Basic information regarding RNA preparation and miRNA assays
Defining the profiles of miRNA expression as cells evolve from normal to tumorigenic should identify a basic component of the neoplastic process in tissue culture.
There are at least three types of cells present in the kidney. First are the suspension cells created by the enzymatic digestion of the kidney tissues; these suspensions would also contain cells from the blood that were present in the kidney when it was digested. Second are the cells that survive when the suspension cells are seeded on plastic tissue-culture flasks; these are cells defined as passage (p) 0. Third are the cells that become the first passage in culture; these are cells at p1. Evidence presented in this report indicates that the process of cellular evolution to survive in culture represents the beginning of the process of neoplastic development as the cells evolve to express a tumorigenic phenotype, that is, have the capacity to form tumors in immunodeficient rodents. A fundamental component of, and scientific questions about, the process of neoplastic development in vitro is when it begins. The decision to use cells in suspension as the baseline for this report was due to the need to characterize the full spectrum of changes as these cells adapted to the tissue-culture environment and became neoplastic. We recognize that some of the changes that occurred from suspension to p0 to p1 may be cell-type specific or be due to an adaptive response unrelated to neoplasia. However, given that the exact time the cells growing in tissue culture initiate the process of neoplasia is unknown, we wanted to be inclusive and to capture all changes.
Global miRNA analysis was performed on AGMK1-9T7 cells at p1, p2, p10, p20, p30, and p40. RNA was extracted using the Qiagen mRNeasy kit (Qiagen, Rockville, MD) following the supplier’s instructions. Microarray-based profiling was performed using a service provider (LC Sciences, Houston, TX) as described previously . Because the genome sequence of the African green monkey was not available when the assays were done, and there were no commercially available African green monkey miRNA chips, a primate miRNA chip that contained fewer than 2,300 human  and 500 non-human  primate miRNA transcripts in the Sanger miRBase Release 15.0 was used (http://mirbase.org).
miRNA data processing and statistical analysis
All analyses were performed using the open-source, statistical software (R Core Team, 2020: A language and environment for statistical computing; this was from the R Foundation for statistical computing, Vienna Austria. URL: https//www.R-project.org). First, technical replicate samples were combined by taking the mean. Next, the fold change of each miRNA at each passage was calculated using the mean of samples in suspension from three different monkeys: AGMK1 (female), AGMK2 (female), and AGMK3 (male). For these calculations, miRNA expression in cell suspensions from the kidneys of five African green monkeys (including the 3 monkeys listed above and two additional AGMK cell suspensions that were obtained after these studies began) was also examined by the same technology. Sixty of the highest levels of up- and down-regulated miRNAs detected were expressed in either all 5 cell suspensions or in 4 out of 5 of these cell suspensions (See S4 Data). Fold-change values were subsequently log2 transformed, and individual miRNAs were tested for association with passage using linear-regression models. Because data for p1 and p2 were collected separately from those from cells at later passages, association analyses were conducted separately for these batches to prevent confounding. P values were corrected for multiple comparisons using a false-discovery rate (FDR) approach . miRNAs with 2-fold increases or decreases expressed as [| log2FC | >2 and q < .05] were considered to be statistically significant. An additional criterion was applied to identify statistically significant miRNAs that were also more likely to be biologically significant. This more stringent requirement to identify miRNAs expressed at biologically relevant levels of expression (BRLE) were those with a q < .05 and either up- and down-regulated  with a |log2 FC|>2 and are referred to as miRNAs with BRLE. A secondary analysis to identify specific passages with significant changes in miRNA expression was performed. miRNAs that met our criteria for significance based on linear regression were subsequently tested at each passage for miRNA changes with the preceding passage using a Student’s t-test (See S1 Data). P values were subsequently corrected for multiple comparisons using the same FDR approach described above. Unsupervised hierarchical clustering of miRNA expression with BRLE was performed using Euclidian distance and average linkage. These data represent the fold-change level of expression of these miRNAs compared with baseline suspension-cell data.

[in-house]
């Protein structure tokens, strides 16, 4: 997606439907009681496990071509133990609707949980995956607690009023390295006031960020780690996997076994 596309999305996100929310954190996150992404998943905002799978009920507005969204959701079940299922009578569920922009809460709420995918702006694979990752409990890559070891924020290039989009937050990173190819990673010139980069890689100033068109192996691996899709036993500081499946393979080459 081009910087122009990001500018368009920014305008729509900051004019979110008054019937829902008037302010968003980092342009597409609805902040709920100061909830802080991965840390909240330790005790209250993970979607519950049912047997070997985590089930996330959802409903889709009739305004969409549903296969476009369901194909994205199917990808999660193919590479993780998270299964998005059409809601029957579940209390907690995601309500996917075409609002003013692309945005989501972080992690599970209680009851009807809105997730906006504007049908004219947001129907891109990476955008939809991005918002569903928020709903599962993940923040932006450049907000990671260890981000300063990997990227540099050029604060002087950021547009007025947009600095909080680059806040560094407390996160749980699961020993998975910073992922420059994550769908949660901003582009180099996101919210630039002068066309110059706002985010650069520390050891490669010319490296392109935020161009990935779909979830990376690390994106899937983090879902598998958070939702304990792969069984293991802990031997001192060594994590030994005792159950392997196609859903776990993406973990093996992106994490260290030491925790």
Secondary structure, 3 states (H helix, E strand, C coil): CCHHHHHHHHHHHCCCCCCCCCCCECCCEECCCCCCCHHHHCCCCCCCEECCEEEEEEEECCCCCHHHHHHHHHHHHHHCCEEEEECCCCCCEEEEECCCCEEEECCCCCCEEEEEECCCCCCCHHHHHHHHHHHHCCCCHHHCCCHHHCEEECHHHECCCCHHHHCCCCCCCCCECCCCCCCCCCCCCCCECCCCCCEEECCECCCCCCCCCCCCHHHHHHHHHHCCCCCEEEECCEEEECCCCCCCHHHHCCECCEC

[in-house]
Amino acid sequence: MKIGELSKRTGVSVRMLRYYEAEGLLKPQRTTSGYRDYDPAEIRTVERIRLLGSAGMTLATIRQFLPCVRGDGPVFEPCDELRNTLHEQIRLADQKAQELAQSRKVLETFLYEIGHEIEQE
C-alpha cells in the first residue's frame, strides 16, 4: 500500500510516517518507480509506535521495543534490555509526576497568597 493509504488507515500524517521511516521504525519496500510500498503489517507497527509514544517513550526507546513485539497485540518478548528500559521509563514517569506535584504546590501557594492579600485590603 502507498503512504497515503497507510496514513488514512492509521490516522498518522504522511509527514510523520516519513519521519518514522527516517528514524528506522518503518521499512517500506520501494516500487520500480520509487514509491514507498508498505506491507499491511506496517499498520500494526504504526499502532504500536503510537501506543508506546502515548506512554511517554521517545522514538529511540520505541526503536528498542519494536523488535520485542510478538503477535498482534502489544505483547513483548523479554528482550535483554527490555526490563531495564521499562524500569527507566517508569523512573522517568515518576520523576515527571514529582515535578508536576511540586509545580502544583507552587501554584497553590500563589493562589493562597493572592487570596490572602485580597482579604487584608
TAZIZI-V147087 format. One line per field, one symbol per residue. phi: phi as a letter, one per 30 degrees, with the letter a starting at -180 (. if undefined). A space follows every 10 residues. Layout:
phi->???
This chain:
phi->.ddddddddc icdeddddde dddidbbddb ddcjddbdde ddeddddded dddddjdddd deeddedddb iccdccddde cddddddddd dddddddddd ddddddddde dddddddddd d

Principal-component analysis (PCA) was performed to determine similarity and to assess cell-line passages based on global miRNA profiles (See S3 Data). Missing values were mean imputed, and replicates across the cell-line passages were collapsed by taking the mean so that a single value for each miRNA was available for each passage combination. Subsequently, miRNA values were centered and scaled, and PCA was performed using prcomp in the R statistical language. Plots of the Eigenvectors were created using the ggfortify and factoextra packages [31, 32].
Comparison with the miRCancer database